In an unsigned 5-4 ruling late Wednesday, the U.S. Supreme Court voted not to block a Texas abortion law that effectively bans most abortions in the state. The ruling doesn’t address the constitutionality of the law, which represents the tightest restrictions on abortion since the landmark 1973 Roe v. Wade decision.
The Texas law, which Gov. Greg Abbott signed in May, bans abortion after a fetal heartbeat can be detected, usually at about six weeks, before most women even know they’re pregnant. The ban’s unusual enforcement provision, which grants power to civilian whistleblowers, intentionally makes court challenges difficult.
Texas Abortion Law: Pro-Lifers Declare Victory
After the ruling was announced, many pro-life advocates and Christian leaders expressed joy and relief, calling it a major win. “What an amazing victory!” tweeted Abby Johnson, the subject of the anti-abortion movie “Unplanned.” “Babies win! Life wins!” The pro-life organization Live Action calls the ruling “a monumental, encouraging step forward for human rights!”
Outreach Magazine editor-in-chief Ed Stetzer tweets: “Today is a safer day to be an unborn child in Texas” and “It’s time to overturn Roe v Wade. It’s bad law, bad for the unborn, & bad for women. Justice matters.”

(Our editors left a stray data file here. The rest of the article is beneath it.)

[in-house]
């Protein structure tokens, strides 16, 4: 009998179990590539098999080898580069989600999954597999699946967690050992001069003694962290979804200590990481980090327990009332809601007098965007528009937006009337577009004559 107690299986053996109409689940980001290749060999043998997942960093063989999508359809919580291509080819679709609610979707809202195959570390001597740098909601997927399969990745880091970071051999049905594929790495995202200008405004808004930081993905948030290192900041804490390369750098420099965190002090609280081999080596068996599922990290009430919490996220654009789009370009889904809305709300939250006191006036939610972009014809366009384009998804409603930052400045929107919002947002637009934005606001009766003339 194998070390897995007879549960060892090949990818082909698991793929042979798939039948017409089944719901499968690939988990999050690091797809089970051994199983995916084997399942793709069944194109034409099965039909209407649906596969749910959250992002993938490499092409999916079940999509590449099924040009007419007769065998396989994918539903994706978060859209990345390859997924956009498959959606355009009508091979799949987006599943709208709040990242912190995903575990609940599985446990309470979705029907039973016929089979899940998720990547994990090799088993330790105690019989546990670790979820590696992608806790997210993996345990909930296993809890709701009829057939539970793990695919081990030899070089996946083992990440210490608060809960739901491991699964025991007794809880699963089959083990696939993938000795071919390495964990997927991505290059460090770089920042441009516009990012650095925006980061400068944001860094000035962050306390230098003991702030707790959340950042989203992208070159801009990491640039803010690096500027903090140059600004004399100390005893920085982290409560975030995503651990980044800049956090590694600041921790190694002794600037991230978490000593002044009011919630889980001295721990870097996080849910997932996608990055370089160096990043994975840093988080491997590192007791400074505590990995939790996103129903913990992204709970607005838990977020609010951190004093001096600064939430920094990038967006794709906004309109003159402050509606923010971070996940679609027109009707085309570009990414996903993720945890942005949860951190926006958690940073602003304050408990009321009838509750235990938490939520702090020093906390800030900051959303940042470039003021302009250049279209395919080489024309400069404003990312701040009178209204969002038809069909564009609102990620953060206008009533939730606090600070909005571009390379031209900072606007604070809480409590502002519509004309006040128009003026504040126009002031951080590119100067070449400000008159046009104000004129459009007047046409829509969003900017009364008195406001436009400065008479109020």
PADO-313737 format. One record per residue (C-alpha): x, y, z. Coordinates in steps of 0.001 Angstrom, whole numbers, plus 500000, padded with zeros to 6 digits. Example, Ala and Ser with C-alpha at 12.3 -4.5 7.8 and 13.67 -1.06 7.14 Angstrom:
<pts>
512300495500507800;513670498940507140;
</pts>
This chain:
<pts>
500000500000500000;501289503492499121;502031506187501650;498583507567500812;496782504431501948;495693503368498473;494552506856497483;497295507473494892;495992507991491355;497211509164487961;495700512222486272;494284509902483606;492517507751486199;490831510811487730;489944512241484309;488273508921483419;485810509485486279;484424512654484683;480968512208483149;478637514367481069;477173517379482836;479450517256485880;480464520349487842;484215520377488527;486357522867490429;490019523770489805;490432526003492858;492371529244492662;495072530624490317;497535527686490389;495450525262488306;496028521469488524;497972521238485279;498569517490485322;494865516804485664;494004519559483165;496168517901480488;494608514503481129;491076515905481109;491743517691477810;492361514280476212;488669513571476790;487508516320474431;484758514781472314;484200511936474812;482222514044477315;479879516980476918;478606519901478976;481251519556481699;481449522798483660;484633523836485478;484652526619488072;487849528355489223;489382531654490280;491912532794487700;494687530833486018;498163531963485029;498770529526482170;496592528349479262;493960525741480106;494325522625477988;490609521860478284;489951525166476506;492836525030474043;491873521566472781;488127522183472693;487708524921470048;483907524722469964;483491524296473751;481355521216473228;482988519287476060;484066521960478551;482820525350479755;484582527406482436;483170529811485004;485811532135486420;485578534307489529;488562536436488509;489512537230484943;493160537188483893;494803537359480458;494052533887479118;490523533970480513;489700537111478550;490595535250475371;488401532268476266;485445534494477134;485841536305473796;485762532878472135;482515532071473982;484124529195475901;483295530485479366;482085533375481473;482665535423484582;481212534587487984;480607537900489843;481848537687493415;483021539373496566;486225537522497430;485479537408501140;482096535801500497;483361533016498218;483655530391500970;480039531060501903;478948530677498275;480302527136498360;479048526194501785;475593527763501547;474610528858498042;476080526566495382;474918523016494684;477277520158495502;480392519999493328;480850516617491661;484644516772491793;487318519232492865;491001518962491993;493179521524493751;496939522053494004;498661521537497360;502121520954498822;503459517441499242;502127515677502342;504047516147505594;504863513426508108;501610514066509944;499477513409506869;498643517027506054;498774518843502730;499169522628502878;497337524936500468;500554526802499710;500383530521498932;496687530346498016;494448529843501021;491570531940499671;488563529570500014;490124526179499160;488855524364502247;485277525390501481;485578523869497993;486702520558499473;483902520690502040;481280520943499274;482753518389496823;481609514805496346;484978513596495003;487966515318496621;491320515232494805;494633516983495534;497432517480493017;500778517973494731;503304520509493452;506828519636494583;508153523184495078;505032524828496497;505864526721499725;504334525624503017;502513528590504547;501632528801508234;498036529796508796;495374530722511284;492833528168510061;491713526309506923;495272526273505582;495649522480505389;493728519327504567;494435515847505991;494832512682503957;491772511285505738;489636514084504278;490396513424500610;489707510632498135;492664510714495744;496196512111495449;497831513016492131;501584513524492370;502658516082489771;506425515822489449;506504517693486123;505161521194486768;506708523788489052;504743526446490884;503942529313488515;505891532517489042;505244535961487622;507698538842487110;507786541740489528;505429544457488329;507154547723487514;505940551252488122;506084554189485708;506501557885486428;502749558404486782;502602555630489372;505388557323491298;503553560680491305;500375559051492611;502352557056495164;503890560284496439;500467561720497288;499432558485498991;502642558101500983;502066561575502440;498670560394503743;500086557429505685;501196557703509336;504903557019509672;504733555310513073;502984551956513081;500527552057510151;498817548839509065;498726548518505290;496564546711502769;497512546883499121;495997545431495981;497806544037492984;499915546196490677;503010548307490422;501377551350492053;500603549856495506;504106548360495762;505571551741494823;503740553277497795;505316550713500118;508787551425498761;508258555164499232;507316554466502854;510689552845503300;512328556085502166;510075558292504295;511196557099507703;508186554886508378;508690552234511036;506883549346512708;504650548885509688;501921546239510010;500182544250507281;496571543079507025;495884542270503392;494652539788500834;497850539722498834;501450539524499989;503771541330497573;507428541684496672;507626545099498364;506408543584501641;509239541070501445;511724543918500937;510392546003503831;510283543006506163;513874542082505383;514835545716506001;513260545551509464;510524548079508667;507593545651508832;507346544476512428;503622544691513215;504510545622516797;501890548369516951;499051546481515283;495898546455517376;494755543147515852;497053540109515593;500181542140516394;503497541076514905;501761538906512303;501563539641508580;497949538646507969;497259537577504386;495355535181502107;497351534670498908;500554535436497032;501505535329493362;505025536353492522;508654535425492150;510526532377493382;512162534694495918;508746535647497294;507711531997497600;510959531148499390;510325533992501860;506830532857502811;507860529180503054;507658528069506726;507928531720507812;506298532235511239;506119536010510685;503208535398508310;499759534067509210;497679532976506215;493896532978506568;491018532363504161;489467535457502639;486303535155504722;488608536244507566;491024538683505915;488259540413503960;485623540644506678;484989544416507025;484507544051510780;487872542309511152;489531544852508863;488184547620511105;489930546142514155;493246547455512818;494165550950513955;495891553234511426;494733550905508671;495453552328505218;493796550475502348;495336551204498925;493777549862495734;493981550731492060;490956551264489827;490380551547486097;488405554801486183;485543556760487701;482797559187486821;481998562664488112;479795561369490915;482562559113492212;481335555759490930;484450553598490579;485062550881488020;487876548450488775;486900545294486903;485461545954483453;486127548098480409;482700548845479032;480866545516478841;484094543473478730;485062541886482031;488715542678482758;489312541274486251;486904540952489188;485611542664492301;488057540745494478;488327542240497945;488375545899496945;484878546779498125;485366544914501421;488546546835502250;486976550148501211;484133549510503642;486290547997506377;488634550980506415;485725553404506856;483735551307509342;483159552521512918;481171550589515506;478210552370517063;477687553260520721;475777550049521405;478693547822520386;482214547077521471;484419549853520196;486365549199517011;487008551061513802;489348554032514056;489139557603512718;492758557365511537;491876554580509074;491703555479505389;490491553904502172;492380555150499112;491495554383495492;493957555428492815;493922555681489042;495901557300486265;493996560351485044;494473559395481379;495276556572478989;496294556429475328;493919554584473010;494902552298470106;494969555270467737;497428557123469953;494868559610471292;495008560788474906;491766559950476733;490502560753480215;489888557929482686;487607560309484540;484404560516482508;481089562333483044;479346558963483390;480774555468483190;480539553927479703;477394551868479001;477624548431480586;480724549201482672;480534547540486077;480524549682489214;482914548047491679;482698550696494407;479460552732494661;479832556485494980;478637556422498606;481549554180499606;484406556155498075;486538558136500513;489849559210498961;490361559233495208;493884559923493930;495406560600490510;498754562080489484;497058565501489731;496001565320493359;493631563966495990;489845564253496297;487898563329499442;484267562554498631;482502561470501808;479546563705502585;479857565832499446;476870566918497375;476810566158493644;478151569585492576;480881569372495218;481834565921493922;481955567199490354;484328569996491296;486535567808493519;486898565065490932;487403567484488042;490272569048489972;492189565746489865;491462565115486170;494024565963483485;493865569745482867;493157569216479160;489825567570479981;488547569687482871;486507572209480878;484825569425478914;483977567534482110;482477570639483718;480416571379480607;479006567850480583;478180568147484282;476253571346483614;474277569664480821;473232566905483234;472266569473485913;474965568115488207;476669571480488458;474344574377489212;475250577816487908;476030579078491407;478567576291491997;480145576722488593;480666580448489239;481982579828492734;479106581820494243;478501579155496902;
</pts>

Southern Baptist Convention President Ed Litton calls the Supreme Court’s refusal to intervene “such an encouraging development” but warns “the fight for life is by no means finished.” And Southern Baptist theologian Al Mohler describes the ruling as “a milestone in the battle for life” and a “massive” development that has left abortion advocates in “shock.”
With the Supreme Court’s new conservative majority, Wednesday’s ruling is raising hopes—and concerns—that Roe v. Wade is in jeopardy.
How the Justices Ruled on the Texas Abortion Law
All three justices appointed by former President Trump (Neil Gorsuch, Brett Kavanaugh, and Amy Coney Barrett) voted in the majority, joined by Clarence Thomas and Samuel Alito. Joining the three liberal dissenters (Stephen Breyer, Elena Kagan, and Sonia Sotomayor) was Chief Justice John Roberts, who says lower courts need more time to determine if “a state can avoid responsibility for its laws” by delegating enforcement to citizens.
The most harshly worded dissent came from Sotomayor, who (along with Breyer) omitted the customary modifier “respectfully” between the words “I dissent.” Calling the Texas abortion law a “breathtaking act of defiance,” Sotomayor accuses the majority of opting to “bury their heads in the sand.” By failing to block the abortion ban, she writes, SCOTUS “rewards tactics designed to avoid judicial review and inflicts significant harm on…women seeking abortions in Texas.”
In her dissent, Justice Kagan emphasizes a woman’s “federal constitutional right to obtain an abortion during that first stage” of pregnancy. But as Mohler points out, that “artificial right” was “invented” through the Roe ruling, and “every single precedent stands until it doesn’t.”